Green and Copeland were hanged two weeks after Brown. After the execution, the cadavers of Green and Copeland were exhumed and taken to Virginia to the Winchester Medical College, for dissection by students in the anatomy laboratory. Professor James Monroe of Oberlin College, a family friend of Copeland from Oberlin, Ohio, searched for Copeland's body, but found Green's, and was unable to retrieve either body.[11][12] "We visited the dissecting rooms. The body of Copeland was not there, but I was startled to find the body of another Oberlin neighbor whom I had often met upon our streets, a colored man named Shields Greene."[13] Likewise the body of Watson Brown was also "claimed" by Winchester Medical College as a teaching cadaver for students. The College was later burned to the ground by Union troops in the Civil War. Watson Brown was reburied beside his father in 1882.

Legacy and honors[edit]

  • On December 25, 1859, a memorial service was held in Oberlin for Copeland, Green, and Lewis Sheridan Leary, who died during the raid.
  • A cenotaph was erected in 1865 in Westwood Cemetery to honor the three "citizens of Oberlin." The monument was moved in 1971 to Martin Luther King Jr. Park on Vine Street in Oberlin.[14] The inscription reads:

These colored citizens of Oberlin, the heroic associates of the immortal John Brown, gave their lives for the slave. Et nunc servitudo etiam mortua est, laus deo [And thus slavery is finally dead, thanks be to God].

S. Green died at Charleston, Va., Dec. 16, 1859, age 23 years.

J. A. Copeland died at Charleston, Va., Dec. 16, 1859, age 25 years.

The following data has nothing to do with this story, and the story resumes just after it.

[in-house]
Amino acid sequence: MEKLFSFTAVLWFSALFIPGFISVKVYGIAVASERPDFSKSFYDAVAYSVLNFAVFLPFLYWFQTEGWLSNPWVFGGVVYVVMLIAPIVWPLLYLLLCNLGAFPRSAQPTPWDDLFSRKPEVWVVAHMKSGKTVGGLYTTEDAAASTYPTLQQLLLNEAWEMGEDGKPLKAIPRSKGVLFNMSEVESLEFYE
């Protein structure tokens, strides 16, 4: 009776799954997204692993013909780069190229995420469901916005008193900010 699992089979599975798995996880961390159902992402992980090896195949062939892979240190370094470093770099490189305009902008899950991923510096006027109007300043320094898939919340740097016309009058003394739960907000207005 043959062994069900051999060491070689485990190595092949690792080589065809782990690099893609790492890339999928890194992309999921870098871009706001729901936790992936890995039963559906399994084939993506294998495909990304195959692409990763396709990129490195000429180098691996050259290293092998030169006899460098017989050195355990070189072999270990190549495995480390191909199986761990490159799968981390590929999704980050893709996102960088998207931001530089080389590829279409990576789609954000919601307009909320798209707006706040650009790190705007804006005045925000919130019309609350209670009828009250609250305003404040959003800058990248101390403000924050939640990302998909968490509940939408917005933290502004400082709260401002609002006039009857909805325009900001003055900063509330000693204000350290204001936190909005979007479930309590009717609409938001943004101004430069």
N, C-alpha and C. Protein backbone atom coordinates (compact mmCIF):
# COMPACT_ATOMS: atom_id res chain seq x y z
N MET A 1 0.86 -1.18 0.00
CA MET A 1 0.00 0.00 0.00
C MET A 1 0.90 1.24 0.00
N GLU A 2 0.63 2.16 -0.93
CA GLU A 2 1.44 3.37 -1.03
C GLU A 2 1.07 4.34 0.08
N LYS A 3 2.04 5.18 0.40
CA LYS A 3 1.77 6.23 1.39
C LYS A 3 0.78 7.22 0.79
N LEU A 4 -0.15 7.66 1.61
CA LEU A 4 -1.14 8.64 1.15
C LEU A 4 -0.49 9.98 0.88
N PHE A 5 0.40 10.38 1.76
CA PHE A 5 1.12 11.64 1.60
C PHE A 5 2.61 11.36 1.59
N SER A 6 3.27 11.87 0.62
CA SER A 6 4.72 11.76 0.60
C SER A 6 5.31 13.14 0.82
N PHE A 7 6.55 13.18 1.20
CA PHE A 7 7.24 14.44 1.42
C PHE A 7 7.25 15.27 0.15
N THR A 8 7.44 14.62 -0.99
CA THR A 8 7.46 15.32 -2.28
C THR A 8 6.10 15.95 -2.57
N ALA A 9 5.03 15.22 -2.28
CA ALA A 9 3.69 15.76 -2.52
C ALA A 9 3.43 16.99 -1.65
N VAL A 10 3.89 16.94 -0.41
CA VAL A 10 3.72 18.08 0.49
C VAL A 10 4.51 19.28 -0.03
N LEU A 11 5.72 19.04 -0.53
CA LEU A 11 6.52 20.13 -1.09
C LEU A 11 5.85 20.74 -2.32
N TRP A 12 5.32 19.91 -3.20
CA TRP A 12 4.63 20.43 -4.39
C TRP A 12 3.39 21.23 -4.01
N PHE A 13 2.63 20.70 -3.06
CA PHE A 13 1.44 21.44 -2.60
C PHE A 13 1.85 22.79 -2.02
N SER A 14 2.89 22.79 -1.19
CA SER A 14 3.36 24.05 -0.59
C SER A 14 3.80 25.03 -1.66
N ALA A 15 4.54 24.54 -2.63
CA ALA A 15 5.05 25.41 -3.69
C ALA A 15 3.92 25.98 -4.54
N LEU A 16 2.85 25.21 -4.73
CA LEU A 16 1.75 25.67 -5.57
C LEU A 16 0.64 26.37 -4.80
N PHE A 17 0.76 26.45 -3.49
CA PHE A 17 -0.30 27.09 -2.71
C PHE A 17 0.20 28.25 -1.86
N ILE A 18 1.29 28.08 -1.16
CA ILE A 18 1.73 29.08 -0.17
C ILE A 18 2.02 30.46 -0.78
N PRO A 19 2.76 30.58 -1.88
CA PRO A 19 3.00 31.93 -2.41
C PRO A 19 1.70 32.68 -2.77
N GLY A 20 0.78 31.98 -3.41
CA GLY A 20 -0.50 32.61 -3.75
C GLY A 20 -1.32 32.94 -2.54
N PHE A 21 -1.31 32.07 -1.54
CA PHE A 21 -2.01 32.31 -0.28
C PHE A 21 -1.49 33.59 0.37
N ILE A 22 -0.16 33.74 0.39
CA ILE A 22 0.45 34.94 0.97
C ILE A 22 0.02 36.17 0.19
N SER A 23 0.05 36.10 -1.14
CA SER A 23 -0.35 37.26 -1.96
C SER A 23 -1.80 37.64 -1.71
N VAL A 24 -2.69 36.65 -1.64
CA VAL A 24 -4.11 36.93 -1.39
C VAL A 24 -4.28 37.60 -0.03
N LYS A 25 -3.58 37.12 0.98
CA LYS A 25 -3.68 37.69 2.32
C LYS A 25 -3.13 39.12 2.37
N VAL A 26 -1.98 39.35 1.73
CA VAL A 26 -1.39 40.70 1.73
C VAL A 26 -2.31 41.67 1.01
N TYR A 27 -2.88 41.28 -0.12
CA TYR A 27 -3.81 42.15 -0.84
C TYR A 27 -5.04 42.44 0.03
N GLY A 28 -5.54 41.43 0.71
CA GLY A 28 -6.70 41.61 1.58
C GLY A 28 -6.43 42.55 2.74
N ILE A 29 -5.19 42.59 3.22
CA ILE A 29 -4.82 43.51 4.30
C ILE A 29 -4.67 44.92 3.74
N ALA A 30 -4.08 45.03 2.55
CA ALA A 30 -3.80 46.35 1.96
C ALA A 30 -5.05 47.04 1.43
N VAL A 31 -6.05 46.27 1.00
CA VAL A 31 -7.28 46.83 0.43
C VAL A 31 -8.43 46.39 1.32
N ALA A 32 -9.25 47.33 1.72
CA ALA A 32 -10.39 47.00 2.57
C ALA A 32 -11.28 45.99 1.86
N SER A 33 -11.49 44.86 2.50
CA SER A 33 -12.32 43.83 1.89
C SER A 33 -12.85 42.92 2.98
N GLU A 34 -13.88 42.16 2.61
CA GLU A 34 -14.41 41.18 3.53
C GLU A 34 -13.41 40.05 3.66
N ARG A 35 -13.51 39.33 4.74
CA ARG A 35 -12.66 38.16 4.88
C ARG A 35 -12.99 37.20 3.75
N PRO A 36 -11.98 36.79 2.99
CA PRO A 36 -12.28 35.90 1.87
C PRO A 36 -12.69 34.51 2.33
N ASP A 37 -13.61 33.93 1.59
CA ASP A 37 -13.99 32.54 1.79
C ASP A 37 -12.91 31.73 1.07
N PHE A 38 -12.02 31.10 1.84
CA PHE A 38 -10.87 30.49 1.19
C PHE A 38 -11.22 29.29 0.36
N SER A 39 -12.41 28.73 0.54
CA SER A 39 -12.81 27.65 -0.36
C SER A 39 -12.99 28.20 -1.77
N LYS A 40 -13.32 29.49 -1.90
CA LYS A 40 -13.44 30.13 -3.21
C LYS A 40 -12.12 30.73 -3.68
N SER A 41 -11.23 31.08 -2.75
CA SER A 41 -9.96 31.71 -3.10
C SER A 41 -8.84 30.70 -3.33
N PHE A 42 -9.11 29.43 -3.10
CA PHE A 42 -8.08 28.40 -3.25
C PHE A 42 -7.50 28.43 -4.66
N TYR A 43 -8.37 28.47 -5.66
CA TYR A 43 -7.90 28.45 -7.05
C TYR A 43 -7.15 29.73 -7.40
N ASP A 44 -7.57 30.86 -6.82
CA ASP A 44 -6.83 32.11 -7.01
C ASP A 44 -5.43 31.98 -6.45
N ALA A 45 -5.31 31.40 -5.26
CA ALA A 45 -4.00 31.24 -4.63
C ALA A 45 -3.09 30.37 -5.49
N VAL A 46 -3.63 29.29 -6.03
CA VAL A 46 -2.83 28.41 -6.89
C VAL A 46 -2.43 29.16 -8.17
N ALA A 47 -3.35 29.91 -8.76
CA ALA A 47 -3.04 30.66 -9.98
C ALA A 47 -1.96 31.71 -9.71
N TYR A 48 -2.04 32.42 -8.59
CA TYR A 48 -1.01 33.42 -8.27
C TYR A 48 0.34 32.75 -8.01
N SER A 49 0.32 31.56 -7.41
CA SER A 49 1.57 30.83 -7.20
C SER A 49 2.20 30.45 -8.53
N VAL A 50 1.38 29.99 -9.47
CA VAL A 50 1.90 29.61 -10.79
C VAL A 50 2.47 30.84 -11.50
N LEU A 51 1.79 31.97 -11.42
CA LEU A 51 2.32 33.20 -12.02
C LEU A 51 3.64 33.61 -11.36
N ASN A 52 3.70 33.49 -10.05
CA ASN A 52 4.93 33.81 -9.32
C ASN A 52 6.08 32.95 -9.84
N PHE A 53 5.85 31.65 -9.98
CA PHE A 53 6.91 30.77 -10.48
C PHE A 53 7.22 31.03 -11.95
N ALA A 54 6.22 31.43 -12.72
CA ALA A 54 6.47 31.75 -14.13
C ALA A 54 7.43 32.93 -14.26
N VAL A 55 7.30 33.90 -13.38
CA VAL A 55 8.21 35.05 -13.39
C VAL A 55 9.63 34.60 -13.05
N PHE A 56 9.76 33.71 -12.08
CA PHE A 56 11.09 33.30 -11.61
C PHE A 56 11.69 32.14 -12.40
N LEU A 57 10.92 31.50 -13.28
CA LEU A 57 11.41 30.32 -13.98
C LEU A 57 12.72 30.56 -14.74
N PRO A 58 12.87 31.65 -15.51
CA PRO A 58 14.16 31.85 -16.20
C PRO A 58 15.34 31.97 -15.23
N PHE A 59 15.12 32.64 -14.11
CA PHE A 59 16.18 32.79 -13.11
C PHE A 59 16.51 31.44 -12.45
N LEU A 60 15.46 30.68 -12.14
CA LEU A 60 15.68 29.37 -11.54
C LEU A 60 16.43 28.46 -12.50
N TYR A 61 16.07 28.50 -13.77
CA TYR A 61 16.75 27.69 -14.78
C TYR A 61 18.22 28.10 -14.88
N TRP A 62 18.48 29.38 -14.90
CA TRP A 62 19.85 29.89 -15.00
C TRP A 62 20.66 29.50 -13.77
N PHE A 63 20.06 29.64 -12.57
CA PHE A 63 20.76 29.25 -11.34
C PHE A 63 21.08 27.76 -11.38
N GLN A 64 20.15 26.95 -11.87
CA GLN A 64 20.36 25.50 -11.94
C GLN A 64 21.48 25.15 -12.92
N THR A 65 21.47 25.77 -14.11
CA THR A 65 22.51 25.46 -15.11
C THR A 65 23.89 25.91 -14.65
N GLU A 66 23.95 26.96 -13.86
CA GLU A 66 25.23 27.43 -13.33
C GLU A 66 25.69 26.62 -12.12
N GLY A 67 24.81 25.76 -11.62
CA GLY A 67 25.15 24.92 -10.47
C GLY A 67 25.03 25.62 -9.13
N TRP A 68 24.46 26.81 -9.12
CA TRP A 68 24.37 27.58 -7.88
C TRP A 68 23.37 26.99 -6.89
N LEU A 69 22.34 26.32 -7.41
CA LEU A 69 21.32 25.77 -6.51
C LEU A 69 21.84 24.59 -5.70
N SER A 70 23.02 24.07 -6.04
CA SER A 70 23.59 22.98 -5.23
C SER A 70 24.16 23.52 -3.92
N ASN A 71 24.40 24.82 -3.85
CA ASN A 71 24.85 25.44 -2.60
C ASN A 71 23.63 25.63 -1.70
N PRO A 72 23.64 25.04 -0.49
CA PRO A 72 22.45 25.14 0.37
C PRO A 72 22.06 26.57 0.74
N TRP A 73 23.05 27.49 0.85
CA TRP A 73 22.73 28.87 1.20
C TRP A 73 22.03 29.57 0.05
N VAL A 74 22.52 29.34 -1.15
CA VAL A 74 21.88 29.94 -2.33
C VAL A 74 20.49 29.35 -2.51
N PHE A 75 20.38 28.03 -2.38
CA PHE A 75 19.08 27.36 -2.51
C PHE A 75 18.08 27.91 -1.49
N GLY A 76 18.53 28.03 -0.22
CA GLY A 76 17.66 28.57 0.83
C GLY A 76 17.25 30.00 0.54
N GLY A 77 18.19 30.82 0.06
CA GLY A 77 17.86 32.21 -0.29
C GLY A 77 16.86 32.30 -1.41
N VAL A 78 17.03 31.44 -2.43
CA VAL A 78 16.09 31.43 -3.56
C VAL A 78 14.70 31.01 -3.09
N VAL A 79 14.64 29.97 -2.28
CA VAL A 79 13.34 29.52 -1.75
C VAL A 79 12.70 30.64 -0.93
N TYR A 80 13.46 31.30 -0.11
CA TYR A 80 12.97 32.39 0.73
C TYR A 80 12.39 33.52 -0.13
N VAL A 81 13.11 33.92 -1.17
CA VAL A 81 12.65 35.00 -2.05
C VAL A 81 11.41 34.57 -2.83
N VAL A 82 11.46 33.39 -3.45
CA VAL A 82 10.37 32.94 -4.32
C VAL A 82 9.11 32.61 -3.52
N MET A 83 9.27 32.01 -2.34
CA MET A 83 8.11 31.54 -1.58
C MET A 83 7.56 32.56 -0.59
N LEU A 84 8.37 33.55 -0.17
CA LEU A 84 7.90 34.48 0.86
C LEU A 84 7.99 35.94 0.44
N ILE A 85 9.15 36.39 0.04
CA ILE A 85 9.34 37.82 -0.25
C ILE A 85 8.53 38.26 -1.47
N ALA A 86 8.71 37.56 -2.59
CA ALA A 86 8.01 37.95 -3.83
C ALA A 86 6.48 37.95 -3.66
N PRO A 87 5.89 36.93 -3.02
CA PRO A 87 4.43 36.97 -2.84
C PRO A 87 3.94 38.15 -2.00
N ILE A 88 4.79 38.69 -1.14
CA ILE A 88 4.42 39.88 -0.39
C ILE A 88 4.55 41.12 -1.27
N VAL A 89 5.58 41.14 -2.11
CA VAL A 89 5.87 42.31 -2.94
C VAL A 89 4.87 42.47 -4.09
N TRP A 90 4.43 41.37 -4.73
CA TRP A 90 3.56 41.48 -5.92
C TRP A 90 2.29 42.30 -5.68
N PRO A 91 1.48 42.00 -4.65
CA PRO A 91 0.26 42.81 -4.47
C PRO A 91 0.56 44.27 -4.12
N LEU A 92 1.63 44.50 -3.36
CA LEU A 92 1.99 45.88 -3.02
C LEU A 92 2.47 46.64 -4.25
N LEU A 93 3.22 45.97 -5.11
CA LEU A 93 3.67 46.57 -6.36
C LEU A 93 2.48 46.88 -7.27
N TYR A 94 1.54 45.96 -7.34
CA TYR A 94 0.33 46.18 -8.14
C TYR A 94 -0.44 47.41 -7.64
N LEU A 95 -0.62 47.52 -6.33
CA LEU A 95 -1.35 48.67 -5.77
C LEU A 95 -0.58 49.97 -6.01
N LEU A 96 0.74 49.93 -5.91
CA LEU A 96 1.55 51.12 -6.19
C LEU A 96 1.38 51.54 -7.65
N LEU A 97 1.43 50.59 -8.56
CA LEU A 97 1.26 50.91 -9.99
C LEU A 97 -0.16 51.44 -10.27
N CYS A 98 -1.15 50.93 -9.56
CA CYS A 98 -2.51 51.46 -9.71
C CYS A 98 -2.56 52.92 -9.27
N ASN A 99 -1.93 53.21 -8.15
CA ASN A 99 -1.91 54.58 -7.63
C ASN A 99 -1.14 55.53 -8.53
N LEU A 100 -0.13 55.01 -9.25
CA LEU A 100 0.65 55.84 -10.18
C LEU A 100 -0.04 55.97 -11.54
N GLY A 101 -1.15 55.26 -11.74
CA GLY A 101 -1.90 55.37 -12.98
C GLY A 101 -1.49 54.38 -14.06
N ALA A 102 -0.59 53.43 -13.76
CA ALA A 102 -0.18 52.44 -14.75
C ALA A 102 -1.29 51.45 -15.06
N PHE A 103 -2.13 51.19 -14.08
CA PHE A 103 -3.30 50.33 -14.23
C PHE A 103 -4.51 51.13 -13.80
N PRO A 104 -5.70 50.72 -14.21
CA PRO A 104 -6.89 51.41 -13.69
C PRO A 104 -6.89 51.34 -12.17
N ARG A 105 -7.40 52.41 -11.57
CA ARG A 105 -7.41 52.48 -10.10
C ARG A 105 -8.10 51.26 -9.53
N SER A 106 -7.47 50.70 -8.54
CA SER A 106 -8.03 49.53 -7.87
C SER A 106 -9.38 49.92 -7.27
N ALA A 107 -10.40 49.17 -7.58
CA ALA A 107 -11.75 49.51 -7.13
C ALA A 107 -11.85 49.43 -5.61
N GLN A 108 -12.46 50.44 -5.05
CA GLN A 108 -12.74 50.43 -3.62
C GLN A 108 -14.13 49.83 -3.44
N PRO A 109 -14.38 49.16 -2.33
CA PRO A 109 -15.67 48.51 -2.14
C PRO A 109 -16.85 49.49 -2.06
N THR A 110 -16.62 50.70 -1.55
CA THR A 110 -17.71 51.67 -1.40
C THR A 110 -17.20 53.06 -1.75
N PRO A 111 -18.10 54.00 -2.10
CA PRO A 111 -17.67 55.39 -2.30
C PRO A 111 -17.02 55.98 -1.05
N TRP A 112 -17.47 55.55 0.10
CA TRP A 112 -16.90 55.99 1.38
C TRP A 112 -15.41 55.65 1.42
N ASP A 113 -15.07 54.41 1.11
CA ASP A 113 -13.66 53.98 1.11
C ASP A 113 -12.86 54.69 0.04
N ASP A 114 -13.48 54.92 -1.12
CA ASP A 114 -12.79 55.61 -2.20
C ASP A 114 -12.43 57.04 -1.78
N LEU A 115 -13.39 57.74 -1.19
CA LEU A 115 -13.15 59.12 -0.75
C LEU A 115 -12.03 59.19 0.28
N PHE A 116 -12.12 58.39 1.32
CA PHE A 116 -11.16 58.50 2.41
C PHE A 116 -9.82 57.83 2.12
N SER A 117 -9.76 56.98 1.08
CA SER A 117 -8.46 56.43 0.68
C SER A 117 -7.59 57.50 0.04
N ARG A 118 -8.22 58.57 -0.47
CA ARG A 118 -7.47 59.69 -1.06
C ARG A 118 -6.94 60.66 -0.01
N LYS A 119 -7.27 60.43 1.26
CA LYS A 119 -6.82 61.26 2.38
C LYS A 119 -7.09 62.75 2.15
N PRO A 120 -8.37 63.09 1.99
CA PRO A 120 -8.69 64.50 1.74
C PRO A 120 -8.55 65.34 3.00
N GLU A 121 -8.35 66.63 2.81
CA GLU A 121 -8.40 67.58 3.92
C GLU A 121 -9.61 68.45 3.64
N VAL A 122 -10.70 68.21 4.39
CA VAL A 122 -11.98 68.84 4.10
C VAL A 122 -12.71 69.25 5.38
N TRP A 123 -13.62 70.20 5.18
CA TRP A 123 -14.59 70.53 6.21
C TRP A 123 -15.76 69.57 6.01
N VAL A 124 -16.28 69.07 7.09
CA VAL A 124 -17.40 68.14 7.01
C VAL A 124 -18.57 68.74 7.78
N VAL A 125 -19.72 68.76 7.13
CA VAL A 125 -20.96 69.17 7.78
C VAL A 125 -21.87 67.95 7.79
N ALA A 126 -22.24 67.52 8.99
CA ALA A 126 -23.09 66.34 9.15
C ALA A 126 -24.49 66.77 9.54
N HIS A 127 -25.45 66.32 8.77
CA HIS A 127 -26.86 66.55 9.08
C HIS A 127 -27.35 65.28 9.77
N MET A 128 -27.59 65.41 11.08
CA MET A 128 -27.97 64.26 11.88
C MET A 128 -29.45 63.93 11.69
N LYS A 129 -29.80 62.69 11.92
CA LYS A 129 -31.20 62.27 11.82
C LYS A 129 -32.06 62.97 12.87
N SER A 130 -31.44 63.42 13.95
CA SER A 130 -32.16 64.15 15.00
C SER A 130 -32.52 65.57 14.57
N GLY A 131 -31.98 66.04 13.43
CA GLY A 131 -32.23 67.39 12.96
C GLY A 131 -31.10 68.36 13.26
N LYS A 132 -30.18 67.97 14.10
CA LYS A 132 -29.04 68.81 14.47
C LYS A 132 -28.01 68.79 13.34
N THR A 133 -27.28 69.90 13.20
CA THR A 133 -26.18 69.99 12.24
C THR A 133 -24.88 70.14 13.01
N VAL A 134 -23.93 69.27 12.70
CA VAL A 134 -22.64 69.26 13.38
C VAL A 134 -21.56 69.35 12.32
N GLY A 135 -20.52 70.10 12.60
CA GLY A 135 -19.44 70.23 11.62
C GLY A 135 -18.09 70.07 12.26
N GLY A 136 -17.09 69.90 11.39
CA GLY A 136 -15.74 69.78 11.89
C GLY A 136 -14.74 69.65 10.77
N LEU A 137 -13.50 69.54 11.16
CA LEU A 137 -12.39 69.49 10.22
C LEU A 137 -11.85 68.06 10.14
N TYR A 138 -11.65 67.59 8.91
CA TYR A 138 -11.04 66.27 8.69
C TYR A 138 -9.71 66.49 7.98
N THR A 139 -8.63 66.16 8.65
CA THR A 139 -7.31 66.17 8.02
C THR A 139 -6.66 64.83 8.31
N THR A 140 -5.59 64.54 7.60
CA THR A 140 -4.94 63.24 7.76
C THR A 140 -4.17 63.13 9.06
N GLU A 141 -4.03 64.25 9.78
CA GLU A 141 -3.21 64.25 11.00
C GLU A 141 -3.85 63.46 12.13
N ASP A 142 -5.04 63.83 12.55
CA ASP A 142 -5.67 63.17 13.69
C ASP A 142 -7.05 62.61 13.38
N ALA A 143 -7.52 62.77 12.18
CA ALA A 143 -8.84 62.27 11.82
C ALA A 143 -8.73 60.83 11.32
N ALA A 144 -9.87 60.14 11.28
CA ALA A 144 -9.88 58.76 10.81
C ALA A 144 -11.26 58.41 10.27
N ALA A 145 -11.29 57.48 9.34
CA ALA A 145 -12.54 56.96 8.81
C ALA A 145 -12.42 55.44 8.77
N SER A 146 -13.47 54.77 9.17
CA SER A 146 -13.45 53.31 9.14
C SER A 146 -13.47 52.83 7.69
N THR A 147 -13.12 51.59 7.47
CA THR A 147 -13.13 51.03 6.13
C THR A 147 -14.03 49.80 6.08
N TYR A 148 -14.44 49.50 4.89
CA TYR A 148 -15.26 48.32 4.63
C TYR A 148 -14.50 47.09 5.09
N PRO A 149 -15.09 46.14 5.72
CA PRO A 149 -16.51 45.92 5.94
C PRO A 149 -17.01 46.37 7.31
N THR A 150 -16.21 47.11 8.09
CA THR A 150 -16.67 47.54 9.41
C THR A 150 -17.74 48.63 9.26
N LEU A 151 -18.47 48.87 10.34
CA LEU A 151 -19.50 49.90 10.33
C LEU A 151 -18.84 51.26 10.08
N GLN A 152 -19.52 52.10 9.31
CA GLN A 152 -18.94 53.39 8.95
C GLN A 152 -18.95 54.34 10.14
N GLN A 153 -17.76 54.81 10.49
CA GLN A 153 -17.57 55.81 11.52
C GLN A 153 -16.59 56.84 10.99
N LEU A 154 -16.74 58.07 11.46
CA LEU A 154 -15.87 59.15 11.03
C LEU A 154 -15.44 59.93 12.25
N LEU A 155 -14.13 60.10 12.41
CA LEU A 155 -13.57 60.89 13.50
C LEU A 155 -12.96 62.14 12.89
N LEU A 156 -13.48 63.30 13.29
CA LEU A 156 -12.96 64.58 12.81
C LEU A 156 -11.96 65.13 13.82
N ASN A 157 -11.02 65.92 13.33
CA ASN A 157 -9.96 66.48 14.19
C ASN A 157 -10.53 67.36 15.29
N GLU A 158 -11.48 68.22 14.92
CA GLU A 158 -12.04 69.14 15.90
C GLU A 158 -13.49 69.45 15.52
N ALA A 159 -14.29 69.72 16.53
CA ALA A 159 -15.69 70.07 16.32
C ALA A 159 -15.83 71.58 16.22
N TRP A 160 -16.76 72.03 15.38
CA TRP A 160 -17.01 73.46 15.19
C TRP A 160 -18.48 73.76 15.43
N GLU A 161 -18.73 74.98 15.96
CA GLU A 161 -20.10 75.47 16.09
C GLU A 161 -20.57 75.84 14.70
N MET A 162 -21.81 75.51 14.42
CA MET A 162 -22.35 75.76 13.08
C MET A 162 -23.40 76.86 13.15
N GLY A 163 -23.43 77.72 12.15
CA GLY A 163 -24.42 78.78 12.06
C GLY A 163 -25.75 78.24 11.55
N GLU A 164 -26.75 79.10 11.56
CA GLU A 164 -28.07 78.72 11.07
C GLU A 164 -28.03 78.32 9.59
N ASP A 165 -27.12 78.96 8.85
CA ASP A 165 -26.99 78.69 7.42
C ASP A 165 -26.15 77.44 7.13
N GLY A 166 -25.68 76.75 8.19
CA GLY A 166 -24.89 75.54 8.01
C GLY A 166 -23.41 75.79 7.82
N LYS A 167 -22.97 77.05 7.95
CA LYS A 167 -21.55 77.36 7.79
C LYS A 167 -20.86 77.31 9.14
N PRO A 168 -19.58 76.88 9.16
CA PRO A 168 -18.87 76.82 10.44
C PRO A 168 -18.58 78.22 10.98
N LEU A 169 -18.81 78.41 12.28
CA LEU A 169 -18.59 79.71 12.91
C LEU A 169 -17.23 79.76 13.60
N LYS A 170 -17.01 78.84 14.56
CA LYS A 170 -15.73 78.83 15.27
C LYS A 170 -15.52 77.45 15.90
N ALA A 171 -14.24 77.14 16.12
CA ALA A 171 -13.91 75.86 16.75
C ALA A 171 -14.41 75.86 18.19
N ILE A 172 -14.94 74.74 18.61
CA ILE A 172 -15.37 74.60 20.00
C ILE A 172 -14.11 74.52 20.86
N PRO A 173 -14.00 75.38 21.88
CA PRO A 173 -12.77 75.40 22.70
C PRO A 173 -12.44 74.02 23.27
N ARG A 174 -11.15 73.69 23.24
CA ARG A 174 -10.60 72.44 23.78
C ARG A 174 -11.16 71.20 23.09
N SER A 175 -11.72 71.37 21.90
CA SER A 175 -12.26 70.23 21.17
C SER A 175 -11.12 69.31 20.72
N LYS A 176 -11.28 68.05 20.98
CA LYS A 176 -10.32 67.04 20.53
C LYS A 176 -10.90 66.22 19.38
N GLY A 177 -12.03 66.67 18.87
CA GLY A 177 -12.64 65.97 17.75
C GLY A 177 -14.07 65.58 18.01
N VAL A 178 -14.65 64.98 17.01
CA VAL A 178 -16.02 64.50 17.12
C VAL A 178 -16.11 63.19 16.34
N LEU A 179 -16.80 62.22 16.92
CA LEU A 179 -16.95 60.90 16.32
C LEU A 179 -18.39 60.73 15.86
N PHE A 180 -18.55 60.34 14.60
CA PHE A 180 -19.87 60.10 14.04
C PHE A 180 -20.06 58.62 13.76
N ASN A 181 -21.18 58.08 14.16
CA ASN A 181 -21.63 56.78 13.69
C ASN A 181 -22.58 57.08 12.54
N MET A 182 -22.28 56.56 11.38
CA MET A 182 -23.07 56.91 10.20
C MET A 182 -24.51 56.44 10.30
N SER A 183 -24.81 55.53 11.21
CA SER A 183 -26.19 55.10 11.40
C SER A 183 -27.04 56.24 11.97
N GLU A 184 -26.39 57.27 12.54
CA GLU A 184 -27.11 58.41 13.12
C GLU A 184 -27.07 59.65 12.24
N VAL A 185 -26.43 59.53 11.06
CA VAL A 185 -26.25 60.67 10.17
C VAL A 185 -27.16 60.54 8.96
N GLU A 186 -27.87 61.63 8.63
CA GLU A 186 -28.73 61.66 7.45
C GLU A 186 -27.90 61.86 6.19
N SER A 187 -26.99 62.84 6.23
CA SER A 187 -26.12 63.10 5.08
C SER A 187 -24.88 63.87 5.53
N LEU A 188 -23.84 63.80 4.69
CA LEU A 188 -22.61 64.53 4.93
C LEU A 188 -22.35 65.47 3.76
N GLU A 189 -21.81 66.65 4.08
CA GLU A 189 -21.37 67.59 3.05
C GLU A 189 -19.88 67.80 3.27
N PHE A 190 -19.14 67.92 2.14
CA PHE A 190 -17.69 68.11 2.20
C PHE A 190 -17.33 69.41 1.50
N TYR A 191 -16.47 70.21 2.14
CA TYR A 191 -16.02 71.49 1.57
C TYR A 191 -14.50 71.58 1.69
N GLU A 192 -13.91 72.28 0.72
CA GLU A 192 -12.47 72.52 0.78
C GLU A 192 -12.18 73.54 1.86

L. S. Leary died at Harper's Ferry, Va., Oct 20, 1859, age 24 years.


  1. ^ John Brown: The Conspirators Biographies, accessed May 21, 2007
  2. ^ a b Connections with the Past: Reflections on John Brown, accessed May 21, 2007.
  3. ^ Pratte, A. (1986). "When my bees swarm . . .". Negro History Bulletin, 49(4), p13.
  4. ^ Kaplan, S. (1957). The American Seamen's Protective Union Association of 1863: A Pioneer Organization of Negro Seamen in the Port of New York. Science and Society, 21, 154.
  5. ^ a b c Frederick Douglass, Life and Times of Frederick Douglass: His Early Life as a Slave, His Escape from Bondage, and His Complete History to the Present Time, 1881, 2001 (Digital Scanning), ISBN 1-58218-367-8, pp. 387-391.
  6. ^ "John Brown's Black Raiders", PBS, accessed May 20, 2007
  7. ^ Anderson, Osborne P. (1873). A Voice from Harper's Ferry. Washington, D.C.: J.D Enos.
  8. ^ Perry, T. (1974). RACE-CONSCIOUS ASPECTS OF THE JOHN BROWN AFFAIR. Negro History Bulletin, 37(6), p.316
  9. ^ Life, Trial and Execution of Captain John Brown, 1859; accessed May 21, 2007.
  10. ^ Hinton, Richard J. (1894). John Brown and His Men. Funk and Wagnalls. pp. 507–5088.
  11. ^ "John Copeland: A Hero of Harpers Ferry" (text and audio versions), WCPN Radio, aired February 21, 2001. Retrieved August 28, 2014.
  12. ^ Nudelman, Franny (2004). John Brown's Body: Slavery, Violence, & the Culture of War. UNC Press. ISBN 080785557X.
  13. ^ James Monroe, Oberlin College Website, accessed June 4, 2007.
  14. ^ Monument to the Oberlinians Who Participated in John Brown's Raid On Harpers Ferry, accessed May 21, 2007.